Twitter's increasingly aggressive purges were already alarming some users; In February, the platform assured that it was wiping out bots, not silencing conservatives. But the company has also taken the opportunity to liquidate retweet-spamming accounts in order to promote more genuine interaction. While today's revelations are more about controlling misinformation, the heavier-handed platform policing is a definite policy shift for a company that has avoided banning users for behavior or abuse.
Suspending 70 million users still sounds like a blow to a company that's struggled to increase its userbase, but these cullings have not had "a ton of impact" on the amount of active users, Twitter's VP of Trust and Safety told The Washington Post. According to him, those accounts weren't tweeting regularly.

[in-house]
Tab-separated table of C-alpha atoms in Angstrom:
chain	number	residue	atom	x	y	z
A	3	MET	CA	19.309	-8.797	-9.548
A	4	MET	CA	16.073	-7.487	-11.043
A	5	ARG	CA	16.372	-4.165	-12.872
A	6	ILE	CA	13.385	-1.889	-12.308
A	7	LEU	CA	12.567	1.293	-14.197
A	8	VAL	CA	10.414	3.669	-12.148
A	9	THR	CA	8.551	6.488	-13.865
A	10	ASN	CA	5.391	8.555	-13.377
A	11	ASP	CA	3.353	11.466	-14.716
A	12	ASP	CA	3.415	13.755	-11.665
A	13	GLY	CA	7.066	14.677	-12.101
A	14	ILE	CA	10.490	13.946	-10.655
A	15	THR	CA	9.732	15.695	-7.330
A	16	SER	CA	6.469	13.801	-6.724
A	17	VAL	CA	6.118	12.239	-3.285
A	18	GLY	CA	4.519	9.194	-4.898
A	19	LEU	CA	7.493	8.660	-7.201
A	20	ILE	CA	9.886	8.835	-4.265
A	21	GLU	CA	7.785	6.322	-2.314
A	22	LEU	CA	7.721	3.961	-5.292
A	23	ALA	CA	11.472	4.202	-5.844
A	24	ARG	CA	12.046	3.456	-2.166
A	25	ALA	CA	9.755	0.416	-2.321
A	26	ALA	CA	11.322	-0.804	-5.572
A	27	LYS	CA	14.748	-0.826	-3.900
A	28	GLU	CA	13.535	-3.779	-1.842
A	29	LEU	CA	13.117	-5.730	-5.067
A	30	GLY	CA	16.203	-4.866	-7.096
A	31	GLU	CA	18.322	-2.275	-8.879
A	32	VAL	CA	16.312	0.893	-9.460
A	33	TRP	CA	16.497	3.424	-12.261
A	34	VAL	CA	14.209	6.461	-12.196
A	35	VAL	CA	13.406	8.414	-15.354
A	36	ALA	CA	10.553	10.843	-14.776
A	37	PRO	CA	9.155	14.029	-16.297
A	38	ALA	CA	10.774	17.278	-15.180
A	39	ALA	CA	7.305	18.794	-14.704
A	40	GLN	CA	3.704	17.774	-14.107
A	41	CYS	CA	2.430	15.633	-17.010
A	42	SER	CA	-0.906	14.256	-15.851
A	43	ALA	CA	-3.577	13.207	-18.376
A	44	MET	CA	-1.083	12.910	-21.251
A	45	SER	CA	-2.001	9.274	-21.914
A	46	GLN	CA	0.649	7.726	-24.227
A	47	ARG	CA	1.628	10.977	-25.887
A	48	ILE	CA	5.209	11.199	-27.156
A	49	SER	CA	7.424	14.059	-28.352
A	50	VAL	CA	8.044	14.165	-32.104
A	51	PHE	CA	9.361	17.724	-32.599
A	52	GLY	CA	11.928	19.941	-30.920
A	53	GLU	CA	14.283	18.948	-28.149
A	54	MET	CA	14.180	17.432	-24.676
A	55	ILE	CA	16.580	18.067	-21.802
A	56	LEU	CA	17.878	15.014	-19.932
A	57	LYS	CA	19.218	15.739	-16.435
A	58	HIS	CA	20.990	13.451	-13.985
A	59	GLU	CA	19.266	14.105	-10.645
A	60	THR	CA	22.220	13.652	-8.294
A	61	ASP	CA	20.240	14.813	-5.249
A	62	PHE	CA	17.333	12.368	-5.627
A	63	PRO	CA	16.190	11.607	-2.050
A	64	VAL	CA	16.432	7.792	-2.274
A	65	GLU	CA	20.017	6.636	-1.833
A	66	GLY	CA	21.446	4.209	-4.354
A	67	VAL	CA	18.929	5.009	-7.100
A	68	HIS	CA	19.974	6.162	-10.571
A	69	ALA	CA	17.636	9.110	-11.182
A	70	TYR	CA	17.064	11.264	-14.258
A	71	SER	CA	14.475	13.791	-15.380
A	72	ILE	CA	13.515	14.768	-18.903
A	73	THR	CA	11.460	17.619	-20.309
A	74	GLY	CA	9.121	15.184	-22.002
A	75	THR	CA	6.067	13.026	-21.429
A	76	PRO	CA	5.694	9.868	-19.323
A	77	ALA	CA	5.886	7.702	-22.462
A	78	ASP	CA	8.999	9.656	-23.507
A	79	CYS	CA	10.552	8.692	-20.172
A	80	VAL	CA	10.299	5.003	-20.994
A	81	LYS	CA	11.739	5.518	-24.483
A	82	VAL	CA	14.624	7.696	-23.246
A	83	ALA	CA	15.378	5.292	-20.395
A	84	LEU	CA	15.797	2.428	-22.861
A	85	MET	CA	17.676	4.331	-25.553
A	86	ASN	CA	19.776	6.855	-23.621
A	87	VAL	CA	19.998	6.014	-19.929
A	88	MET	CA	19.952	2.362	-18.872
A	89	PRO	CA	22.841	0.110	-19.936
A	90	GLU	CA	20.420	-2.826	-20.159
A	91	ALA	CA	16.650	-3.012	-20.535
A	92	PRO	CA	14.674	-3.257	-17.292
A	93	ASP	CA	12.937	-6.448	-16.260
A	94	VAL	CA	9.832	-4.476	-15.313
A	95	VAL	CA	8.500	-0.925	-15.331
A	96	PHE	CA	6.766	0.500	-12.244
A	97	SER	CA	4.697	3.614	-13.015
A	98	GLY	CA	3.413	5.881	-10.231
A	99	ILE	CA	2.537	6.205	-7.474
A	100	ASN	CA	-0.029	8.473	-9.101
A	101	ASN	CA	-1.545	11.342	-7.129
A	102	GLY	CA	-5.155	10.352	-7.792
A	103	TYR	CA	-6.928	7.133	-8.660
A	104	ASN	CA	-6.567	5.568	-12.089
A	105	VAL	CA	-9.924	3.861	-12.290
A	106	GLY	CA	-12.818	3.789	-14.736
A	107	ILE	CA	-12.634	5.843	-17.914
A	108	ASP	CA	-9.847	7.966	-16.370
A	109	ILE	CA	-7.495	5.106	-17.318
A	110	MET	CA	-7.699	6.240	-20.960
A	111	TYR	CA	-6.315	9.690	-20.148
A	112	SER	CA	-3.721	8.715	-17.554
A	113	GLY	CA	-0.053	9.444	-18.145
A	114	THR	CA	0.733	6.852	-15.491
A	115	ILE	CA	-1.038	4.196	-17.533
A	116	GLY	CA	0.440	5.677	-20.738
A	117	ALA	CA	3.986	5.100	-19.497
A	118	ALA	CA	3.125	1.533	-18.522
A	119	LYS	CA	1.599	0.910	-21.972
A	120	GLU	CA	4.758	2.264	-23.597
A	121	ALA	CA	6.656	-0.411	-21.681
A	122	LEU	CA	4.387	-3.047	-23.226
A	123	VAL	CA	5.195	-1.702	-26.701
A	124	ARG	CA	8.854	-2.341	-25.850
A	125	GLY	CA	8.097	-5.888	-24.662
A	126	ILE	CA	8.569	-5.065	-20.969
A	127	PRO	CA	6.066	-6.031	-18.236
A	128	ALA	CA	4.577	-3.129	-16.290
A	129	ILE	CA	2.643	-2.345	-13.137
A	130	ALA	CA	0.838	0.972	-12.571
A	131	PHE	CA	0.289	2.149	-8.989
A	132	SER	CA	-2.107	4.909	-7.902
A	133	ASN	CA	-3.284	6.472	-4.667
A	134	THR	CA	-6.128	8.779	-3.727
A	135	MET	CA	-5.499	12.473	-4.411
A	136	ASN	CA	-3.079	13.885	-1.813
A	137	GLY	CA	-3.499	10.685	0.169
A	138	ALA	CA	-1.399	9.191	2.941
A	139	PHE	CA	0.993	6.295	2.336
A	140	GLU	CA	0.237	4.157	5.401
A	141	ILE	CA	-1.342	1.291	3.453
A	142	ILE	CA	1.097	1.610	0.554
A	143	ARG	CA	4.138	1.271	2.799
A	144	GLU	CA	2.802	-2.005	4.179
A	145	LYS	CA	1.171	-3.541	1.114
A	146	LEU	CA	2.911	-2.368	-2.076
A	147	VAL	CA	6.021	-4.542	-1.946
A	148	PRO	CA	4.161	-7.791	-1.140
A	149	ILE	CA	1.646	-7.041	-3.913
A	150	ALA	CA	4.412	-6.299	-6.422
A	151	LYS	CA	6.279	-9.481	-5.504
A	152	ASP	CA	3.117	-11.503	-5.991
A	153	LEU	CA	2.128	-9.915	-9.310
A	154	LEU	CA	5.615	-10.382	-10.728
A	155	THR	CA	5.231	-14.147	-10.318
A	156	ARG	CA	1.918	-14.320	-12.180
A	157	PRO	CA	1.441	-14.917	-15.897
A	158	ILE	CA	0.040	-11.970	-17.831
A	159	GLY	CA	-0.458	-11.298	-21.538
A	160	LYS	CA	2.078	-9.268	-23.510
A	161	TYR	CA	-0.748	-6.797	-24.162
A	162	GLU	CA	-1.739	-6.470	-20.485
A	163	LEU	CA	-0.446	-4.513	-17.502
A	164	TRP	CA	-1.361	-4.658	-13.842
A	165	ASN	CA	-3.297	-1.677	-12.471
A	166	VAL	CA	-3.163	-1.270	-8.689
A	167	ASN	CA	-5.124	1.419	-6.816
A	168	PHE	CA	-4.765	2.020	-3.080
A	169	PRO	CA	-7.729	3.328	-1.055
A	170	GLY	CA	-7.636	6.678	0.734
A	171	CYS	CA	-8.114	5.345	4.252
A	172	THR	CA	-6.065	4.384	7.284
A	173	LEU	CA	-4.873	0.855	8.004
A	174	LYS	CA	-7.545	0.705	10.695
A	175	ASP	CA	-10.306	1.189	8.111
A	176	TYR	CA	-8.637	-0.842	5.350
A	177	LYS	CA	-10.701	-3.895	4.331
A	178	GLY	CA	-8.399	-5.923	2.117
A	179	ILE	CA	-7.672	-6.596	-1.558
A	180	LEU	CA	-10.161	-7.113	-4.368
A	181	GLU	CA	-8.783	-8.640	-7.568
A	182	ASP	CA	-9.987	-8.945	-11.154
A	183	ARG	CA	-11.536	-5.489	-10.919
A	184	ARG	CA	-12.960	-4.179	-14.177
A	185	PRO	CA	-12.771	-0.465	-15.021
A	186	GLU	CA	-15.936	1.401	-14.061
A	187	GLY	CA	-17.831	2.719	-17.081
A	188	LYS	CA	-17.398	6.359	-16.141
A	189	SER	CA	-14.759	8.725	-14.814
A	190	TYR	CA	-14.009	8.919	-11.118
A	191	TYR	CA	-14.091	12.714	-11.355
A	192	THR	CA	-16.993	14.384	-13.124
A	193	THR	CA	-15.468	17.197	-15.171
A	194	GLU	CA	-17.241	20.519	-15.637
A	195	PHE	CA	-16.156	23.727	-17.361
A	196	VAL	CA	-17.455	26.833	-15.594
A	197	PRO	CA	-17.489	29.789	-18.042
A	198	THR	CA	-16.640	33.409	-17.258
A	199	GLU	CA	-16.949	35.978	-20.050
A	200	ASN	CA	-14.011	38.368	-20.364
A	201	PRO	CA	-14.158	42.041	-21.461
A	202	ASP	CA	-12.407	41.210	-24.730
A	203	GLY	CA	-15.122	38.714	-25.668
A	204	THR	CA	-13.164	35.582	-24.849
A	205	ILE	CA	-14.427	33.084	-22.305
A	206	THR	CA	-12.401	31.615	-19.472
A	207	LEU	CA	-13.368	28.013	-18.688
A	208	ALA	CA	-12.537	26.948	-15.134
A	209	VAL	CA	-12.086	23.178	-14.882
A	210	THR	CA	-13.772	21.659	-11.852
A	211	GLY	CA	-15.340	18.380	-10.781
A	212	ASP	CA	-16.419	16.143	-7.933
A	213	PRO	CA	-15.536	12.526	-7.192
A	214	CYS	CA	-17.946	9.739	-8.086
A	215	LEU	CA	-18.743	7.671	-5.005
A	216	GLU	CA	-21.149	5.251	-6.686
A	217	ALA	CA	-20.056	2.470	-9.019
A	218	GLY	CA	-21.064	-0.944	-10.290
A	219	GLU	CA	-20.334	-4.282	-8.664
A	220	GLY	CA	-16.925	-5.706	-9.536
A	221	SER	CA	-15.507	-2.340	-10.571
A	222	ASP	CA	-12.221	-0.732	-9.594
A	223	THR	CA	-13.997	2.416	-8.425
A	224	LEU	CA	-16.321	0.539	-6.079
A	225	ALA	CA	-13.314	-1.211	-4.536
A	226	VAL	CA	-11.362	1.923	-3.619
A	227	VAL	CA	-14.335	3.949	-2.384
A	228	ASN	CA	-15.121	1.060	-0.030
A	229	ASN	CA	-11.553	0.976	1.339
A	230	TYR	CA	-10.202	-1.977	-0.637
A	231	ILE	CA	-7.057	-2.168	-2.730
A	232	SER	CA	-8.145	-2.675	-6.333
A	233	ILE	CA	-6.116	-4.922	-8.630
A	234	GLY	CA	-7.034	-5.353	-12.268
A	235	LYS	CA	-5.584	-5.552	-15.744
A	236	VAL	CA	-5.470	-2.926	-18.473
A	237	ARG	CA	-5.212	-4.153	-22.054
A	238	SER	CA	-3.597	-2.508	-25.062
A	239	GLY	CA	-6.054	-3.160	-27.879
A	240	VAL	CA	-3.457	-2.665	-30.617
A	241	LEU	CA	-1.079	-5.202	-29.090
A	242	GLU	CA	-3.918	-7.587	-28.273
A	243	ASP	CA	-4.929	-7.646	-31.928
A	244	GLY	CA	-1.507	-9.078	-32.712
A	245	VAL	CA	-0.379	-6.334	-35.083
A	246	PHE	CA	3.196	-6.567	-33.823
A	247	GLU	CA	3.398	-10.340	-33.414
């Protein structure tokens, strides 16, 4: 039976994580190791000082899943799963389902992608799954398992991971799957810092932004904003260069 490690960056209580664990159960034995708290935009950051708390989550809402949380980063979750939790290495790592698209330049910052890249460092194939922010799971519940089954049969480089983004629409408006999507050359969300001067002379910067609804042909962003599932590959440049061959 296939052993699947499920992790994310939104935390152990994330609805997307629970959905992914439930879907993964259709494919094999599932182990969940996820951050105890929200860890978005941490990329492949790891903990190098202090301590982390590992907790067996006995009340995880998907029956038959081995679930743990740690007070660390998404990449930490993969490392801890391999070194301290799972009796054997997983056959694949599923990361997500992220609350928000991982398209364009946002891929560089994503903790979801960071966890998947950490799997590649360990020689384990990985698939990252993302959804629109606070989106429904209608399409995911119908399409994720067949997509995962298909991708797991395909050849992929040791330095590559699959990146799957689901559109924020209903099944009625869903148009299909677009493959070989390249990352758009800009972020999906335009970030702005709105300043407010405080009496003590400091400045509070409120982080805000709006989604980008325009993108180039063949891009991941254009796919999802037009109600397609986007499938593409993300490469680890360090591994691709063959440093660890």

Sources told the Post that there was widespread internal debate over the decision to target fake accounts on Twitter. Reportedly, it was the political pressure after Congress grilled the company on the litany of Russian-controlled fake accounts that pushed Twitter to pursue more aggressive action to curtail bots on its platform. The company started looking at account behavior to identify them, determining that things like tweeting at a large number of unfamiliar accounts and how often they were blocked were red flags. Twitter's punitive measures have also evolved beyond suspensions: For example, they can now curtail the impact and reach of a user's tweets by burying them deep in the message stream.